Research Problems for Spatial Databases

This docuement has two sections. Consider scrolling down to appropriate sub-section if the entire document is not of interest. First part describes three cateroies of projects, namely Second part lists dozens of specific projects grouped in following topics:

1. Categories of Research Projects

There are three categories of projects, namely, statistical term-papers, survey papers and software implementation/demonstration projects. General description of the three categories appear in this subsection.

Specific projects under each categories can be found from different sources. My own research interests lie in the area of spatial databases and spatial data mining. Some of the current projects in this area are listed at Problems of Current Interest. Some of the open problems are listed at in the second part of this document. You are welcome to chose a project related to these problems and interact with the spatial database research group.

Other faculty members with reesarch projects in database and data mining area include Prof. Vipin Kumar, Prof. George Karypis, Prof. John Carlis, Prof. Jaideep Srivastava, and Prof. John Riedl. You are encouraged to visit them and browse their web-pages to learn about their research projects. You may find interesting ideas for course projects this way.

1.1 A Sample Statistical Literature Analysis Term-Paper

Statistical summary of the publication activity by topics and year is often valuable to get the big-picture of research activities in areas with vast literature. Projects in this category will collect data about publications and statistically summarize the publication activity across different research topics (or validation methodologies used) in spatial database forums in last 5 to 10 years. Example papers reporting such results include Walter F. Tichy, Paul Lukowicz, Lutz Prechelt, Ernst A. Heinz. Experimental Evaluation in Computer Science: A Quantitative Study. Journal of Systems and Software 28(1):9-18, January 1995. , Lutz Prechelt. Some Notes on Neural Learning Algorithm Benchmarking. Neurocomputing 9(3):343-347, December 1995. , etc. Databases about published books (e.g. ) and refereed journal/conference publications (e.g. DBLP , citeseer ) as well as journal (e.g. IEEE TKDE , GeoInformatica Journal , IJGIS ) and conference proceedins (e.g. VLDB , SIGMOD , CIKM/ACMGIS , IEEE DE Bulletin , SSD ) are available on the web. You can choose a sample subset of publication forms and collect data via an internet crawler. It may be helpful to prepare a summary chart, spatial visualizations and other diagrams to show the change in number of publications on each topic by the year in conferences and journals. Similar statistics on the methodology of choice would be useful. You are welcome of think of informative statistical (and data mining, knowledge discovery) tools and techniques to highlight trends. The term paper should document the major results as well as the data collection and analysis procedures.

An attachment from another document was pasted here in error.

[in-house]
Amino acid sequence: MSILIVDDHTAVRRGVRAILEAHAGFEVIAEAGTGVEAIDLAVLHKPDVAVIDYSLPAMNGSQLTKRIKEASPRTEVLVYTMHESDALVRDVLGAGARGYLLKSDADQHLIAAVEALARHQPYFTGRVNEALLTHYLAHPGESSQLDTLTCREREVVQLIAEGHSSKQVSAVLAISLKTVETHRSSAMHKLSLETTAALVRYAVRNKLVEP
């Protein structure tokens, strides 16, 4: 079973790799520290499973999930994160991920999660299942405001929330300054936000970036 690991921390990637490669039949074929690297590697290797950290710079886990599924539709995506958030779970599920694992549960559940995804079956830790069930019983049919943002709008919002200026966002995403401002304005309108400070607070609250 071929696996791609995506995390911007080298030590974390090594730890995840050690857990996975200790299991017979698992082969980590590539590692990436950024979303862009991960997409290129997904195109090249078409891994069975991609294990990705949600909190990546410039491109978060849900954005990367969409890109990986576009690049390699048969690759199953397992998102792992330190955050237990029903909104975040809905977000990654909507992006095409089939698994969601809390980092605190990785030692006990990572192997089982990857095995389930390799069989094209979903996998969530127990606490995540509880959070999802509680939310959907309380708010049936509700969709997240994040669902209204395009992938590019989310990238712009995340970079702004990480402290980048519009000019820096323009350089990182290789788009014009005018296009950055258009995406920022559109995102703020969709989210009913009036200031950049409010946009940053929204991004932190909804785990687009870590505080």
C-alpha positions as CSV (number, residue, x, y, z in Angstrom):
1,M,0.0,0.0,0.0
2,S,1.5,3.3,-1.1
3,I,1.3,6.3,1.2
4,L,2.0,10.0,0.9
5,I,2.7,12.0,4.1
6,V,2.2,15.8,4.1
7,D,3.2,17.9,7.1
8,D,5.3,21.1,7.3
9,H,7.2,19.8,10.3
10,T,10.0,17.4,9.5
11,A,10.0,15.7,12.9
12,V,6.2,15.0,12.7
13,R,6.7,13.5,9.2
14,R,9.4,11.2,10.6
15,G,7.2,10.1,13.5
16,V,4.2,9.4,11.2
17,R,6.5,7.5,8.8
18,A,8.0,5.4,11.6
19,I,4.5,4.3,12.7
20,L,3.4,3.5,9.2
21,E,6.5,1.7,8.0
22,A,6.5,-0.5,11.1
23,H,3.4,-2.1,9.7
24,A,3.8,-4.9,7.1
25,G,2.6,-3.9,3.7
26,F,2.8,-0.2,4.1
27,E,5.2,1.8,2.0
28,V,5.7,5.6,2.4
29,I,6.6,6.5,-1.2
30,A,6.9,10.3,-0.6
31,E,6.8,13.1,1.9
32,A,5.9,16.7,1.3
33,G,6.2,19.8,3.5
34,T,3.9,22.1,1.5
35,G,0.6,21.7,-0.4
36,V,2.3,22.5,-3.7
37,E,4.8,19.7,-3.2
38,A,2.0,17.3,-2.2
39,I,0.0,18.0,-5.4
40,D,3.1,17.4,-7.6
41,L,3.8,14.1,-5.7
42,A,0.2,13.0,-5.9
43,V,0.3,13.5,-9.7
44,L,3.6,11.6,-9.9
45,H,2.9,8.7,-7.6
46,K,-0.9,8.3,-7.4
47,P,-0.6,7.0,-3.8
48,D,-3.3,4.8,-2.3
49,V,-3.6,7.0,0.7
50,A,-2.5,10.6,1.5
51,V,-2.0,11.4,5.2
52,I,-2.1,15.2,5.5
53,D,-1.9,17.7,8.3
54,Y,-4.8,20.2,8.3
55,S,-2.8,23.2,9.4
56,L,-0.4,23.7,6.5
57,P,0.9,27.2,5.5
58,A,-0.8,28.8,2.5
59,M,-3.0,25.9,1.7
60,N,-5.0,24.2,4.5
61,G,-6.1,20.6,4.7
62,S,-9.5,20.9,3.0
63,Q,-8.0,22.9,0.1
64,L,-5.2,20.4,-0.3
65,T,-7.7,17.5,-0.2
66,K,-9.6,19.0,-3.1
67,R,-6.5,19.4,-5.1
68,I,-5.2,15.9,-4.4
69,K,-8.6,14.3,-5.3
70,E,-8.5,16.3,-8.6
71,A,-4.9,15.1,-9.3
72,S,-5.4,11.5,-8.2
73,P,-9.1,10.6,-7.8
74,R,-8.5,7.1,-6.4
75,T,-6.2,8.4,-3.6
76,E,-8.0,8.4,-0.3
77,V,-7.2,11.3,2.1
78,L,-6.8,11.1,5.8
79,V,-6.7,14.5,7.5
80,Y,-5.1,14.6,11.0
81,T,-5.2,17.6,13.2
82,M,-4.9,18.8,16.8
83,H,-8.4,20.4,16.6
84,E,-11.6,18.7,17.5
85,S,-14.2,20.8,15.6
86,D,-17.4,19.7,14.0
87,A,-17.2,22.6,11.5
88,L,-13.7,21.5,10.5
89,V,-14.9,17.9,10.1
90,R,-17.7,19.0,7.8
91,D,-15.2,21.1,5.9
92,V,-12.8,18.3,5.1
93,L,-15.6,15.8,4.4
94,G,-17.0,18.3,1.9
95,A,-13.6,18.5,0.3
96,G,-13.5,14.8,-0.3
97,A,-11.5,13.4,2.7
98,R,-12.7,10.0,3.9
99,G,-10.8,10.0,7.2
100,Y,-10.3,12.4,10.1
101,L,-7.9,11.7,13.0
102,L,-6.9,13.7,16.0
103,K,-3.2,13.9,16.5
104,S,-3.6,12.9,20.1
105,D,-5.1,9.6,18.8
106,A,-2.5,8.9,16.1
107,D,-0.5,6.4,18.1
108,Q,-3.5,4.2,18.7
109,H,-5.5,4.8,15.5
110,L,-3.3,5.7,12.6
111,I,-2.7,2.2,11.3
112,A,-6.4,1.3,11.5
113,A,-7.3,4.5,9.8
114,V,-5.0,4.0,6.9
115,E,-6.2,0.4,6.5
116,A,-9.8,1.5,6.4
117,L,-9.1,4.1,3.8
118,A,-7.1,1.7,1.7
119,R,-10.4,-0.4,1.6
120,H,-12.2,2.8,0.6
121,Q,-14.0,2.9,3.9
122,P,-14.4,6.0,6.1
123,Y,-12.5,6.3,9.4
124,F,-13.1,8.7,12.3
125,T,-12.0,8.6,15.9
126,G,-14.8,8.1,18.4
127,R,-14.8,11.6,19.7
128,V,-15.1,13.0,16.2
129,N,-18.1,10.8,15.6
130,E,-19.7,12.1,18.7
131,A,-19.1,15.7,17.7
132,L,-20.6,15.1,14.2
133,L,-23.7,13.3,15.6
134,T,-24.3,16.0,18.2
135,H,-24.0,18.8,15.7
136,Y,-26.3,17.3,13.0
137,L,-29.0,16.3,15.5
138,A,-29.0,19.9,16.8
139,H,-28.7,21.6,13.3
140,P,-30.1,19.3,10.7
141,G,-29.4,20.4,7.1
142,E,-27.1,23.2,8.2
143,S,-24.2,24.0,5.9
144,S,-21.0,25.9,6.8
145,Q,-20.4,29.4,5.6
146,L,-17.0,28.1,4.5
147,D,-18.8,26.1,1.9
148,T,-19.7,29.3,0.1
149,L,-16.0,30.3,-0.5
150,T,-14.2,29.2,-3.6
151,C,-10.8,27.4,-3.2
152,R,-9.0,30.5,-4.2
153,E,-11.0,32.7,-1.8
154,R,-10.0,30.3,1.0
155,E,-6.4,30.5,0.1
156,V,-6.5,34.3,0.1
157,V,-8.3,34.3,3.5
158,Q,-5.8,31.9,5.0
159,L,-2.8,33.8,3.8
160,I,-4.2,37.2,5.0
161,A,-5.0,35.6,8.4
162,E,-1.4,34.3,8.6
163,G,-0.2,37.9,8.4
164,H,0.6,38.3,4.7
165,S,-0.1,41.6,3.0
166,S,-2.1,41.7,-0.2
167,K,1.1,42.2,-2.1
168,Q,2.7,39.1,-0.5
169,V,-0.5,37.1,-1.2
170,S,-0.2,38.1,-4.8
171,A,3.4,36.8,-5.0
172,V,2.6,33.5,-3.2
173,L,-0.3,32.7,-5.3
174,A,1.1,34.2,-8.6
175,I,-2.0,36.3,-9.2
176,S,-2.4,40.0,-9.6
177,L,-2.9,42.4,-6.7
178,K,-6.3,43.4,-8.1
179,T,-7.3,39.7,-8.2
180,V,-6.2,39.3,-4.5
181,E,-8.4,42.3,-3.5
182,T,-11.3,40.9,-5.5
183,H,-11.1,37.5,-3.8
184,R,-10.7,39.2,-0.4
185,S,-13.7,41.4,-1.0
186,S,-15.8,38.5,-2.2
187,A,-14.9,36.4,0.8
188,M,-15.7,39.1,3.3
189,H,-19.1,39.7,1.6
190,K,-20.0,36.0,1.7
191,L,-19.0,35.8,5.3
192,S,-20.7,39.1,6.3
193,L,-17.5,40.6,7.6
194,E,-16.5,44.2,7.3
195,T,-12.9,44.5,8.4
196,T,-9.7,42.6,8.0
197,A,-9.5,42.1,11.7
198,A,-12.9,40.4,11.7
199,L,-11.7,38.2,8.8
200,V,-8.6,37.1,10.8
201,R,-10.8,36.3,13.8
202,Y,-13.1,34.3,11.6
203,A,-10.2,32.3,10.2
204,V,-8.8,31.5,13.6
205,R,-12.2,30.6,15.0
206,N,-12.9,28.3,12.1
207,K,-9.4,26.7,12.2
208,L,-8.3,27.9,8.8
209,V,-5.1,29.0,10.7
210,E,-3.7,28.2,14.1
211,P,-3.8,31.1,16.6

An example of possible results is shown in Figure 3 in C. H. Papadimitriou, Database Metatheory: Asking the Big Queries, Proceeding of 1995 Conference on Principles of Database Systems, ACM SIGMOD (reproduced on pages 656 of 3rd edition of Readings in Database Systems, Edited by M. Stonebraker and J. M. Hellerstein, Morgan Kauffman, ISBN 1-55860-523-1). More general analysis related to cross-citations include Impact factor (essay) , and journal ratings .